July 2, 2012 § 2 Comments
French sculptor Christian Comte’s film Nijinsky 1912 premiered at Cannes in 2009.
And he recently posted what seems to be a fragment of Nijinsky’s Rite of Spring to his YouTube site.
These films are fascinating in that they initially seem to be period recordings of the original Ballets Russes’ productions, complete with constant flicker, light that fades in and out, and optics that fade into black at the edges of the screen. Our uncanny sense that this astonishing “realness” is too good to be true is confirmed once the dancers start moving. There is something terribly “wrong” with the actual movement that cannot be explained by the flicker characteristic of early film technology. As Joan Acocella describes in her 2009 article for the New Yorker magazine, “Fool’s Gold Dept.: The Faun,” these may be real digital works of art, but they do not bring us closer to the original works of art. Comte has created moving images from still photographs taken of the original productions, sculpting plastic images from still photographs. The original photographs were intended to evoke the movement which inspired them. These moving images painstakingly set to the music which inspired [this relationship is complicated than mere inspiration — must unpack] and accompanied the original movement seem to bring the choreography full circle. And yet they also lead us further from the source, to a new creation with its own rules of authorship and engagement. These rules of authorship and engagement are part of what interest me in my historical analysis of The Rite of Spring over its 100 years of continued collaborative creation.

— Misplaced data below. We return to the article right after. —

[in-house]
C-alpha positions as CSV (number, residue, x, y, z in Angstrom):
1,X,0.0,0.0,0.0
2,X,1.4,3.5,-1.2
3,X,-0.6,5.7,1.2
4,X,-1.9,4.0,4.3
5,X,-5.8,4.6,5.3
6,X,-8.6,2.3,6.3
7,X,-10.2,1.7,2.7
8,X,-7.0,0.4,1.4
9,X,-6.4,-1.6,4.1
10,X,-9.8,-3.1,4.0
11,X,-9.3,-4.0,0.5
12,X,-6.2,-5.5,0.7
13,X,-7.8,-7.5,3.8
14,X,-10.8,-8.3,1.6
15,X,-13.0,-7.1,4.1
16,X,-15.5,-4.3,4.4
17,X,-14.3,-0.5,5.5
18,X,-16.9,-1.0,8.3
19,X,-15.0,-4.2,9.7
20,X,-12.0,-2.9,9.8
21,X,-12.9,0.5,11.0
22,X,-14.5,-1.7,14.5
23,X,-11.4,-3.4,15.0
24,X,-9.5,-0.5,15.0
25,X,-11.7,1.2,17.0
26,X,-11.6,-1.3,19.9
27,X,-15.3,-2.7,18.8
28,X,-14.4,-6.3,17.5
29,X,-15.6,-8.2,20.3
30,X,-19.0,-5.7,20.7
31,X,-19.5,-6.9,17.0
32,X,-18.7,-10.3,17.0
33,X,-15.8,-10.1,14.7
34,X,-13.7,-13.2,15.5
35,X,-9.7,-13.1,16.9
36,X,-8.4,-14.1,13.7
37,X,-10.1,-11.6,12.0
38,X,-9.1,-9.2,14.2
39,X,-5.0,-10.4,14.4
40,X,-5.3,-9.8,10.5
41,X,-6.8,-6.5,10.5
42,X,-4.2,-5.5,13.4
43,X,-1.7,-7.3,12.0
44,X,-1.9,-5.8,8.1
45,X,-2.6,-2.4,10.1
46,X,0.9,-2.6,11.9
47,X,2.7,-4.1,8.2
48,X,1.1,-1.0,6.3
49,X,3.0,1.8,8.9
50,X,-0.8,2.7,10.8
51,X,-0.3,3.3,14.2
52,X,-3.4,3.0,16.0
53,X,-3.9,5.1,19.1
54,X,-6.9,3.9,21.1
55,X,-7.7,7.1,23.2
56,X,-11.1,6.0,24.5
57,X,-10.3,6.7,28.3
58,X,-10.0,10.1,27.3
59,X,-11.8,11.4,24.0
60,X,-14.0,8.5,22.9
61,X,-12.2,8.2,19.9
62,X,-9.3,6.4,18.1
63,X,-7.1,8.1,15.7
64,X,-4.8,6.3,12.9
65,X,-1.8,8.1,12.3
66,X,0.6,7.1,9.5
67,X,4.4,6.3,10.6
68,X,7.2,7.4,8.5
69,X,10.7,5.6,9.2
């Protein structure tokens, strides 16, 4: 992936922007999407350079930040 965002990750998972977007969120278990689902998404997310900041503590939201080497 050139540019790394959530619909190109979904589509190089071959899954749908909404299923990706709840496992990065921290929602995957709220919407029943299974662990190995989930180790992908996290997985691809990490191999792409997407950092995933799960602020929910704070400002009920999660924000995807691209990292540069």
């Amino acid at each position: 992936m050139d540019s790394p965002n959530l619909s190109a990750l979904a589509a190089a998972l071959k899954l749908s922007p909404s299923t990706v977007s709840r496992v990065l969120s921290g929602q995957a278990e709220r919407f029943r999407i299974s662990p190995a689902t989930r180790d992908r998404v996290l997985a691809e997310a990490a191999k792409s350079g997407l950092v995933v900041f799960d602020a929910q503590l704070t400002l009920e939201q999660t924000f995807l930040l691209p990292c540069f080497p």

Here Comte is interviewed at the time of the Cannes festival in April 2009: